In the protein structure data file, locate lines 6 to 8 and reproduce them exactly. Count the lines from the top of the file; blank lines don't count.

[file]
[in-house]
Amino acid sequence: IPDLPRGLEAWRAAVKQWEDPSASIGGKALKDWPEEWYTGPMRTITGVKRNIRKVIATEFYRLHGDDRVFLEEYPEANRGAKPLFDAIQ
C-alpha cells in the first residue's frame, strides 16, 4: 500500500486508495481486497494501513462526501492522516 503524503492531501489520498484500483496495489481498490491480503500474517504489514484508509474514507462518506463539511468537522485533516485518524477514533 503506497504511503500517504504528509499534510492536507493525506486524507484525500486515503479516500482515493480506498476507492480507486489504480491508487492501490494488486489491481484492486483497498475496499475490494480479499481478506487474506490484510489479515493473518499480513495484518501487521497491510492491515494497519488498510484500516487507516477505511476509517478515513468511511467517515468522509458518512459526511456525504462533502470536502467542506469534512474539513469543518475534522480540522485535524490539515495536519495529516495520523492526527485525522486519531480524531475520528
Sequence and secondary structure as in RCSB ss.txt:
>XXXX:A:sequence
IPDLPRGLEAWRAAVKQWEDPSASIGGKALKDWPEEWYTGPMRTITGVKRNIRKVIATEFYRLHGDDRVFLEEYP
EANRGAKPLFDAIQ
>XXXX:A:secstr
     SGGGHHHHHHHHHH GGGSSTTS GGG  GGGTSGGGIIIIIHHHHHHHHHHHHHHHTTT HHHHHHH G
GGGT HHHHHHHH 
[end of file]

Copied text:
IPDLPRGLEAWRAAVKQWEDPSASIGGKALKDWPEEWYTGPMRTITGVKRNIRKVIATEFYRLHGDDRVFLEEYP
EANRGAKPLFDAIQ
>XXXX:A:secstr